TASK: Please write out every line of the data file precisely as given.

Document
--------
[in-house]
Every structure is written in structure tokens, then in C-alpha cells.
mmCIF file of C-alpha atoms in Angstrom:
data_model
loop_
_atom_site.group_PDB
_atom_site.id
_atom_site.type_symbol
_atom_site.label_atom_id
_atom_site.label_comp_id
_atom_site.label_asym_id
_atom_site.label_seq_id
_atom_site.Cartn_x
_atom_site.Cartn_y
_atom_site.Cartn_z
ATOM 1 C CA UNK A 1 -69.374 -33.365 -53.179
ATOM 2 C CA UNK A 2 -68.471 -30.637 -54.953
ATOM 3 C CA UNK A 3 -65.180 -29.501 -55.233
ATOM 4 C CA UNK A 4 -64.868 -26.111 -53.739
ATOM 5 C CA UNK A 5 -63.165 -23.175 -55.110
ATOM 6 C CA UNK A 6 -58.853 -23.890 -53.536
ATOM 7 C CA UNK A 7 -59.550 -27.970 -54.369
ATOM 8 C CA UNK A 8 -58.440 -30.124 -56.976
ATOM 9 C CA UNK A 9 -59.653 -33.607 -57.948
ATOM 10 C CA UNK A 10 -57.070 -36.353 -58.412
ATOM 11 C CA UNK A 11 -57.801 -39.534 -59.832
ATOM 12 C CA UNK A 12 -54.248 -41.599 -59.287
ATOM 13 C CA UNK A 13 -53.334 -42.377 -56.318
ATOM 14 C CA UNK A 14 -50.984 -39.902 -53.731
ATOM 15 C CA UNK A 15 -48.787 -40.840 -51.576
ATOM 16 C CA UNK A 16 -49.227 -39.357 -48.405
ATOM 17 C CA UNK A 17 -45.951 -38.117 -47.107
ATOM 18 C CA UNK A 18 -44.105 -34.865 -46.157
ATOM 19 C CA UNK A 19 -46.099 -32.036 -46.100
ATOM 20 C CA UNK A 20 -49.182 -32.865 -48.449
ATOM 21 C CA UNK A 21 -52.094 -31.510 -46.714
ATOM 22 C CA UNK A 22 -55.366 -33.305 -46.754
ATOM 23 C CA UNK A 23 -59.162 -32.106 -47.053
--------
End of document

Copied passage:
[in-house]
Every structure is written in structure tokens, then in C-alpha cells.
mmCIF file of C-alpha atoms in Angstrom:
data_model
loop_
_atom_site.group_PDB
_atom_site.id
_atom_site.type_symbol
_atom_site.label_atom_id
_atom_site.label_comp_id
_atom_site.label_asym_id
_atom_site.label_seq_id
_atom_site.Cartn_x
_atom_site.Cartn_y
_atom_site.Cartn_z
ATOM 1 C CA UNK A 1 -69.374 -33.365 -53.179
ATOM 2 C CA UNK A 2 -68.471 -30.637 -54.953
ATOM 3 C CA UNK A 3 -65.180 -29.501 -55.233
ATOM 4 C CA UNK A 4 -64.868 -26.111 -53.739
ATOM 5 C CA UNK A 5 -63.165 -23.175 -55.110
ATOM 6 C CA UNK A 6 -58.853 -23.890 -53.536
ATOM 7 C CA UNK A 7 -59.550 -27.970 -54.369
ATOM 8 C CA UNK A 8 -58.440 -30.124 -56.976
ATOM 9 C CA UNK A 9 -59.653 -33.607 -57.948
ATOM 10 C CA UNK A 10 -57.070 -36.353 -58.412
ATOM 11 C CA UNK A 11 -57.801 -39.534 -59.832
ATOM 12 C CA UNK A 12 -54.248 -41.599 -59.287
ATOM 13 C CA UNK A 13 -53.334 -42.377 -56.318
ATOM 14 C CA UNK A 14 -50.984 -39.902 -53.731
ATOM 15 C CA UNK A 15 -48.787 -40.840 -51.576
ATOM 16 C CA UNK A 16 -49.227 -39.357 -48.405
ATOM 17 C CA UNK A 17 -45.951 -38.117 -47.107
ATOM 18 C CA UNK A 18 -44.105 -34.865 -46.157
ATOM 19 C CA UNK A 19 -46.099 -32.036 -46.100
ATOM 20 C CA UNK A 20 -49.182 -32.865 -48.449
ATOM 21 C CA UNK A 21 -52.094 -31.510 -46.714
ATOM 22 C CA UNK A 22 -55.366 -33.305 -46.754
ATOM 23 C CA UNK A 23 -59.162 -32.106 -47.053